The lick I play here is something I'd actually use in a solo as a run; it's not an exercise. In every Sick Lick, I demonstrate ideas I would actually use -- or have used -- in solos. I'm not one for creating pointless exercises. I believe you're better off spending time practicing things you can actually use rather than playing through repetitious, unusable trills.
For guitarists of any background or experience level, learning how to play jazz guitar means working through different types of standard tunes and forms, such as major blues, minor blues and rhythm changes. Though it is less common than its major and minor cousins, the Bird Blues chord progression, most notably demonstrated in the Charlie Parker tune “Blues for Alice,” is a tricky and important progression for any jazz guitarist to explore in the practice room.
In this Sick Lick, I'm using the Diminished 7th scale. I refer to this technique as the “Spider Technique." My friends came up with this name, and I thought that it was kind of cool, so it stuck! I'm forever searching for ideas and ways to push the boundaries of my playing. It's one thing to have an idea, but to actually follow through with it and get it up to a level where you can just rip it out is something else.
These arpeggios are one note per string. I love this technique because it allows me to cover the neck very quickly while freely changing positions on the fretboard. My inspiration for this kind of playing came from listening to piano players. I would hear the way they played arpeggios and try to mimic it on the guitar. Because piano players have both hands on the keys, they are able to create some monstrous-sounding arpeggios and runs.
Queens, New York-based metal band Emmure recently shot a special guitar demonstration video for their new song "Cross Over Attack," and apparently great minds think alike, because we both had the same thought: what better place to debut it than Guitar World?!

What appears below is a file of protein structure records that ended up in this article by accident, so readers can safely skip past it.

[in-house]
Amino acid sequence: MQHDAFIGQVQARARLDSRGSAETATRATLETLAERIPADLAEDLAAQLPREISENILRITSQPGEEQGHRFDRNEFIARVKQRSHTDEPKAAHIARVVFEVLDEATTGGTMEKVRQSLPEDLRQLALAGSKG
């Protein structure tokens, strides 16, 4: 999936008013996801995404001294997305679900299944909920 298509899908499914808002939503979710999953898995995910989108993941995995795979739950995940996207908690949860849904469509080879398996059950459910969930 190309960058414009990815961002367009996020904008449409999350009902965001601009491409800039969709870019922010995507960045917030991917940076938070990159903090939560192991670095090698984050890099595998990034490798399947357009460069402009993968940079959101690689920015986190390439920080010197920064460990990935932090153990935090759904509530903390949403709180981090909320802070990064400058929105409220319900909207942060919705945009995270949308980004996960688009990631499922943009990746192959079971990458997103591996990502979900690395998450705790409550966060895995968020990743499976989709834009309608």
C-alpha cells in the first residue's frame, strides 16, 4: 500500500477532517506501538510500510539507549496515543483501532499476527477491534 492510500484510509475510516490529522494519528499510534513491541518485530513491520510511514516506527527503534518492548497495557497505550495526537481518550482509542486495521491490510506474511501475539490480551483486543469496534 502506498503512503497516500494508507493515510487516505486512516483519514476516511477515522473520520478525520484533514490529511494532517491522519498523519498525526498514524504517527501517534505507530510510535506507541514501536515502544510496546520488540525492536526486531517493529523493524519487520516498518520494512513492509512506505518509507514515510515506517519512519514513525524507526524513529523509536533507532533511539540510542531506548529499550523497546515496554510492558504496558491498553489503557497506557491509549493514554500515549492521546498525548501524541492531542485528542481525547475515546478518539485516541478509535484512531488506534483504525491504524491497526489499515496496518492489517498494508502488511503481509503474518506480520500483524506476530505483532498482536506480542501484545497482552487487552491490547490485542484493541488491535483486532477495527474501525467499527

I remember listening to Holdsworth play when I was a kid -- with complete disbelief at what I was hearing. It almost didn’t sound like a guitar. The speed and the wide intervalic playing was simply amazing. It wasn’t until I saw live footage of him playing that I began to understand how he created that amazing sound.
With the growing popularity of rock music in the mid-to-late Sixties, a great many young up-and-coming musicians were inspired — and encouraged — to push the limits of the musical form beyond anything that had come before.
Over the next few months, I'll be demonstrating some of the techniques and approaches I rely on in the writing and performing of the music I play with my band, Animals as Leaders. Hopefully, you will find these ideas useful in your own musical endeavors.
In this Sick Lick, I'm using the diminished 7th arpeggio. I combine a few different techniques to create what I call an “alien" sound. This lick is very heavily influenced buy one of my favorite guitarists, Shawn Lane. Lane really pushed the boundaries of guitar playing. He had flawless technique and speed, and he used this technical prowess to write some incredible music.
In the following video, Taproot guitarist Mike DeWolf shows you how to play some of the key riffs from the band's latest album, The Episodes, including "Good Morning," "A Kiss From The Sky" and "Around The Bend." See if you've got what it takes to keep up!